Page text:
The trouble with high-end luxury structures, is that keeping them in great form is an expensive drain on the pocketbook.
By 1968, The Geiser Grand Hotel structure badly needed restoration/renovation, in order to become a viable commercial property once again. The boatload of investment money that such a grand project would need didn’t have any takers, and it was declared too far gone to save by many. The thinking was that at some point, it should be torn down for a parking lot. Doing so, would cost a bundle too. So, after the cast from the film, “Paint Your Wagon” left after film production was done, the building was boarded up, and abandoned for 25 years, becoming home to three owls, two foxes and over a hundred pigeons. YIKES!!!!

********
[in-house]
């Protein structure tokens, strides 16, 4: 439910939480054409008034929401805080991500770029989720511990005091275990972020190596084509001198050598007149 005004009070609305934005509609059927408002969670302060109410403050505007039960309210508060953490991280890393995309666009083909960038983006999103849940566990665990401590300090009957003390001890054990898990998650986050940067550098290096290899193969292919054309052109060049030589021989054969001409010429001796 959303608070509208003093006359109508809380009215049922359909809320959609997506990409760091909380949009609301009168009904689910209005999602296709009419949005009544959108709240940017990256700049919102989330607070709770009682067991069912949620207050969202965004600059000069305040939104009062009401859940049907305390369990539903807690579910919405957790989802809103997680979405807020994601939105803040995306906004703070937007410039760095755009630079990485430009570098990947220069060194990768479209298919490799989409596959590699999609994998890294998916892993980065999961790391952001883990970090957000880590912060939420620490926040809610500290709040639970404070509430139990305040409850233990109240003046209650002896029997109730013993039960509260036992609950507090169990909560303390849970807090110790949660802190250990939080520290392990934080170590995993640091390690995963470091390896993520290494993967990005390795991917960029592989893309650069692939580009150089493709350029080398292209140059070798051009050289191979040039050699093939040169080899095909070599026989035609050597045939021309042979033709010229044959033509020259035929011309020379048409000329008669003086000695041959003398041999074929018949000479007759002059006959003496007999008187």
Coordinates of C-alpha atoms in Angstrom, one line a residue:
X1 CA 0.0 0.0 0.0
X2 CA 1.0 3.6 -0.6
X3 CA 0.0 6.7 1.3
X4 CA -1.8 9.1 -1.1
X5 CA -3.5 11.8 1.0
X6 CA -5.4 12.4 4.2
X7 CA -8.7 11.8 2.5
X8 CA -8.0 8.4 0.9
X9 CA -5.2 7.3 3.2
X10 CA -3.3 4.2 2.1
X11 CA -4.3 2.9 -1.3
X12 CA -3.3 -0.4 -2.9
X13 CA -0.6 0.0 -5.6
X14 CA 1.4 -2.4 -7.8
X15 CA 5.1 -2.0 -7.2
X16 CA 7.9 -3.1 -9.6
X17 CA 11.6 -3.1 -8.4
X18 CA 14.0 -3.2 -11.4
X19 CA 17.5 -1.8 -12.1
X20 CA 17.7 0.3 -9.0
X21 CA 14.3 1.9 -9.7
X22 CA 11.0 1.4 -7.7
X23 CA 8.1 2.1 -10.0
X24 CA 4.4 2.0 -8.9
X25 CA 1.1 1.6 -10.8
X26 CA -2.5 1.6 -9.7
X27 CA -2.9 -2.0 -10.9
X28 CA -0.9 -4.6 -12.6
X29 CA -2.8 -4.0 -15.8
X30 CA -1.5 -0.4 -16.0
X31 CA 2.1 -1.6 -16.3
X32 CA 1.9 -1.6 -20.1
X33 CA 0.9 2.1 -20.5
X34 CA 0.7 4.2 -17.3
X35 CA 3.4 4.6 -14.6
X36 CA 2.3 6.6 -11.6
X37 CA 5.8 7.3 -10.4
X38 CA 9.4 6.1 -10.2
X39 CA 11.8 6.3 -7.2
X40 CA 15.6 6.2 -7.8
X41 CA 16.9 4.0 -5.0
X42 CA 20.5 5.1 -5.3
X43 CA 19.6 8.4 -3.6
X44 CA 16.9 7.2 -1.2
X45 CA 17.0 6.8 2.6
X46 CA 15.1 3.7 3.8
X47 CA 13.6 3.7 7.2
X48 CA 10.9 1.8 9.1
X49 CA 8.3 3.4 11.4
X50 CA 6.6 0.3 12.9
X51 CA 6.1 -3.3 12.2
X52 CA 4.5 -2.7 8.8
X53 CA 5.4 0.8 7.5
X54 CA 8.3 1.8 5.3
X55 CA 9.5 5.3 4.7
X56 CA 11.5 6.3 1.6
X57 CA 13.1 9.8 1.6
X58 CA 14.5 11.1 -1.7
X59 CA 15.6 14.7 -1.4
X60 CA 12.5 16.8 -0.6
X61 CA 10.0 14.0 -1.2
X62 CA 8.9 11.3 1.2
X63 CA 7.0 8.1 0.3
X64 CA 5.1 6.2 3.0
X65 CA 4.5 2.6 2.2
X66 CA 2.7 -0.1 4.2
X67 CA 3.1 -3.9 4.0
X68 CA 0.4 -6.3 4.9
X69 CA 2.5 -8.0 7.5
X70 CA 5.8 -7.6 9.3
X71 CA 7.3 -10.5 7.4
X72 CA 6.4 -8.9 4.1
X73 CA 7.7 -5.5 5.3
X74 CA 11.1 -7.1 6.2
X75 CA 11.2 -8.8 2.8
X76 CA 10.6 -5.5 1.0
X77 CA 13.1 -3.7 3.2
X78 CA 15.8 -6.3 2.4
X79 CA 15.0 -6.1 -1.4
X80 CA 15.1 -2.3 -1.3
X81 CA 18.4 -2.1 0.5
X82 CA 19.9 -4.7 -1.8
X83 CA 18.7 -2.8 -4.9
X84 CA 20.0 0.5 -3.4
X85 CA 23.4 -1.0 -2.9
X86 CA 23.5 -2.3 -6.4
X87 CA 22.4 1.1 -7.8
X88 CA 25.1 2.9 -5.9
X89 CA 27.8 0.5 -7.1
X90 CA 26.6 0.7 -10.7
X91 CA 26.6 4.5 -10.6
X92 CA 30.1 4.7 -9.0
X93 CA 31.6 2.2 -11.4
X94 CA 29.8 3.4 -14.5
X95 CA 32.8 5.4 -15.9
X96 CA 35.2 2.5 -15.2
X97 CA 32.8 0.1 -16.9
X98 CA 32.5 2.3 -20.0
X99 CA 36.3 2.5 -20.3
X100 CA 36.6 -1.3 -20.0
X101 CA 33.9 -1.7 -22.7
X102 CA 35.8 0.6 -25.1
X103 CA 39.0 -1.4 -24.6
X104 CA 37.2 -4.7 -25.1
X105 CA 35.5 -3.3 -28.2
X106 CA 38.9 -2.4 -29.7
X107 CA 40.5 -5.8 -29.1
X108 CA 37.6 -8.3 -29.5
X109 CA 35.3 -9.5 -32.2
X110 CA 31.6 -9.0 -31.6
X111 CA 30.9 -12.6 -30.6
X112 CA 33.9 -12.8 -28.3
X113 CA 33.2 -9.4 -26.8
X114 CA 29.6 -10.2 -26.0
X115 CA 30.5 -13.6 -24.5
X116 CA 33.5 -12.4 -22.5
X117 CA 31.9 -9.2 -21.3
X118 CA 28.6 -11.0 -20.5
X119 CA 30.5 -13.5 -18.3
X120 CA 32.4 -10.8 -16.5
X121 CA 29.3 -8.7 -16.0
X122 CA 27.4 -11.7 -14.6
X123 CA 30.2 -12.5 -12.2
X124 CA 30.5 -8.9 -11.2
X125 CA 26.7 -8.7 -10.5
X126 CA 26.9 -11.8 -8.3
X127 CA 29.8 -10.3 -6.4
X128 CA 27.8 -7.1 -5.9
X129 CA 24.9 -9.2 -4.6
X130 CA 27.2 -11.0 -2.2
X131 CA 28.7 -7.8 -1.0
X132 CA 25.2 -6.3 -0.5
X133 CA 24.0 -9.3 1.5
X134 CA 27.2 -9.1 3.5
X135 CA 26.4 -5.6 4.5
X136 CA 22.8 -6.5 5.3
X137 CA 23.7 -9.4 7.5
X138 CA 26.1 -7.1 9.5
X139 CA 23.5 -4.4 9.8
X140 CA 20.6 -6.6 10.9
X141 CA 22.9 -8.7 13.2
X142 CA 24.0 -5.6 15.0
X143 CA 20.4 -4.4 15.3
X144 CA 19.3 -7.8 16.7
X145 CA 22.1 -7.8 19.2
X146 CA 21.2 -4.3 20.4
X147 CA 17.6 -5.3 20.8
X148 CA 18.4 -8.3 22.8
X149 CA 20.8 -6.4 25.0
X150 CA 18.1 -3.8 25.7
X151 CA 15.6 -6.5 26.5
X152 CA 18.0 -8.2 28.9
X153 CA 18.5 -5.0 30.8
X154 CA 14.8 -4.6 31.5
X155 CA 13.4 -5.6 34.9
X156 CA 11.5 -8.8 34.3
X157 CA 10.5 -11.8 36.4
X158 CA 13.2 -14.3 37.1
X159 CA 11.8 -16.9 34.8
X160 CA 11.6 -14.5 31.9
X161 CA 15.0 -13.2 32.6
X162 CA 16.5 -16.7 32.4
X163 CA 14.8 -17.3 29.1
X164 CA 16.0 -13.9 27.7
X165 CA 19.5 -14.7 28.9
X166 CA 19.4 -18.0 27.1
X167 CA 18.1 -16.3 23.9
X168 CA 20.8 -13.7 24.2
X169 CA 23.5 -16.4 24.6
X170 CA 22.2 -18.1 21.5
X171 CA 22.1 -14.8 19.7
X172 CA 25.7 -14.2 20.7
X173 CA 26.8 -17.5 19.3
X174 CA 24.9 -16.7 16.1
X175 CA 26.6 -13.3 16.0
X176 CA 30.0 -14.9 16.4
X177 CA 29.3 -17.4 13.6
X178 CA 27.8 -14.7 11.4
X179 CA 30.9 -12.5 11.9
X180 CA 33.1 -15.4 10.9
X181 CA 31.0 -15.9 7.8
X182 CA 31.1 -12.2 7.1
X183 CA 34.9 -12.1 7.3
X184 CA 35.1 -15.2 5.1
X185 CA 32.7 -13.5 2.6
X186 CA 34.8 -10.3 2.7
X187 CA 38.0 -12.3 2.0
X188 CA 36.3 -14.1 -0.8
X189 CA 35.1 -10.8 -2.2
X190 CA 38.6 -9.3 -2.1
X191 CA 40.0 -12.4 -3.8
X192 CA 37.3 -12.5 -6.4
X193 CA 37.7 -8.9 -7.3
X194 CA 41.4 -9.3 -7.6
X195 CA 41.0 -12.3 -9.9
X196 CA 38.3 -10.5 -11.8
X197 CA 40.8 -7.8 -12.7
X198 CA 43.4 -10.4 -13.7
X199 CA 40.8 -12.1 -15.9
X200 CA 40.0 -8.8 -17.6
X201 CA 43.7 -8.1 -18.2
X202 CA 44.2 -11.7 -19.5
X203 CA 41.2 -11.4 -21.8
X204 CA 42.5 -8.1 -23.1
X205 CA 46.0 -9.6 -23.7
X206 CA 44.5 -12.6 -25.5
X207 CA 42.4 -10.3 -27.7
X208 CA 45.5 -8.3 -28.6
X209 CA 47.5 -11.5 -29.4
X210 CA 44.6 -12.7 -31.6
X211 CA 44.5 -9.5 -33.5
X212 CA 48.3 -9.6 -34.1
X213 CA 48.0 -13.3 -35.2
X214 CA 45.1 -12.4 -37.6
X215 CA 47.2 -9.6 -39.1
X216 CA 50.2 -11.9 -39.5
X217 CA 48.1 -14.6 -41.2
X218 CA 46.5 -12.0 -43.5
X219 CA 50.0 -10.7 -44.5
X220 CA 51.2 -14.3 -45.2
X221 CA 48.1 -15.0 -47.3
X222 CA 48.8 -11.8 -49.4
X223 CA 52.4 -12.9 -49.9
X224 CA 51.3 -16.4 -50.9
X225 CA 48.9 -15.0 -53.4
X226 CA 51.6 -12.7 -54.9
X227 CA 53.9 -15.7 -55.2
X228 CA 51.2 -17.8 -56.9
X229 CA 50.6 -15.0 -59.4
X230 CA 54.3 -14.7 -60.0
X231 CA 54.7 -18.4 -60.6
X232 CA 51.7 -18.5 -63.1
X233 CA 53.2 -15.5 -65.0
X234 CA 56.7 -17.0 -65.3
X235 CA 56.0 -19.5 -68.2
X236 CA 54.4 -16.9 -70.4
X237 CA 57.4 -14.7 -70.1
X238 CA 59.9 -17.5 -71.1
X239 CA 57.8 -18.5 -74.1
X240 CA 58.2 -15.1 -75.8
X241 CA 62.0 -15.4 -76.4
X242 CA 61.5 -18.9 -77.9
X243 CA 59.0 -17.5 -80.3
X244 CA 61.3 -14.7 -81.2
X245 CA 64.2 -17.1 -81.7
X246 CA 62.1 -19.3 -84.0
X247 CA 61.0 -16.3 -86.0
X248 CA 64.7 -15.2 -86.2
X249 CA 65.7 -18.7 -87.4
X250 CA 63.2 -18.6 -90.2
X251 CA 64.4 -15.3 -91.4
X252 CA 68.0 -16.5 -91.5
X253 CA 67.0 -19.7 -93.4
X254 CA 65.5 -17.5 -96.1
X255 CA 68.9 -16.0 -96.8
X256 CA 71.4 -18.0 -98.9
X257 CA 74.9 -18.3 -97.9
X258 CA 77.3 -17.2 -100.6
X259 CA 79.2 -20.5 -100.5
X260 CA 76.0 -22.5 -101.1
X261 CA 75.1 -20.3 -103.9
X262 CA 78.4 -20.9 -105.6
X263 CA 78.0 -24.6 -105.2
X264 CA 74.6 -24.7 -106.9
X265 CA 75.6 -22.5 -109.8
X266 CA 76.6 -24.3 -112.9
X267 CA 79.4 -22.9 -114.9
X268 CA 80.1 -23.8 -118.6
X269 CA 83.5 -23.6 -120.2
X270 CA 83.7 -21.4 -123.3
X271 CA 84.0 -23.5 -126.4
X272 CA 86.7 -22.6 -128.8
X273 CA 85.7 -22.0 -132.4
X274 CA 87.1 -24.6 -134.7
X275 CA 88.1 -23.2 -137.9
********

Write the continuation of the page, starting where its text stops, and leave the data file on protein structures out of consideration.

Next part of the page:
Finally, a couple with a love and respect for classic, historical buildings, and a willingness to invest/raise the money, came along and saved the building, in the 1990s. After looking at this pathetic, woe-be-gone fixer-upper, with little workable roof, that was three steps ahead of the wrecking ball, Mr. and Mrs. Dwight Sidway, historical preservationists with plenty of experience, saw the possibilities, and rescued it from its then current use as an animal sanctuary.
After investing 7 million dollars and 4 years of pain-staking hard work to bring The Geiser Grand Hotel back to its glory days, with 30 rooms that have all the modern amenities, Mr. and Mrs. Dwight Sidway opened it up for business again in 1998; much to the enjoyment of a new clientele, and apparently to the past, long dead owners/guests/employees of all kinds as well.
HISTORY OF MANIFESTATIONS:
Buildings used as old hospitals, a place of death for some, often have entities who died there, staying on in their after-life.
Restoration of formerly fixer-upper opportunities can act as a giant environmental trigger, drawing spirits who loved the original building back into this world to relive memories, supervise, encourage the living, and enjoy the renewed surroundings along with the living; sometimes actually doing what they did when they were alive.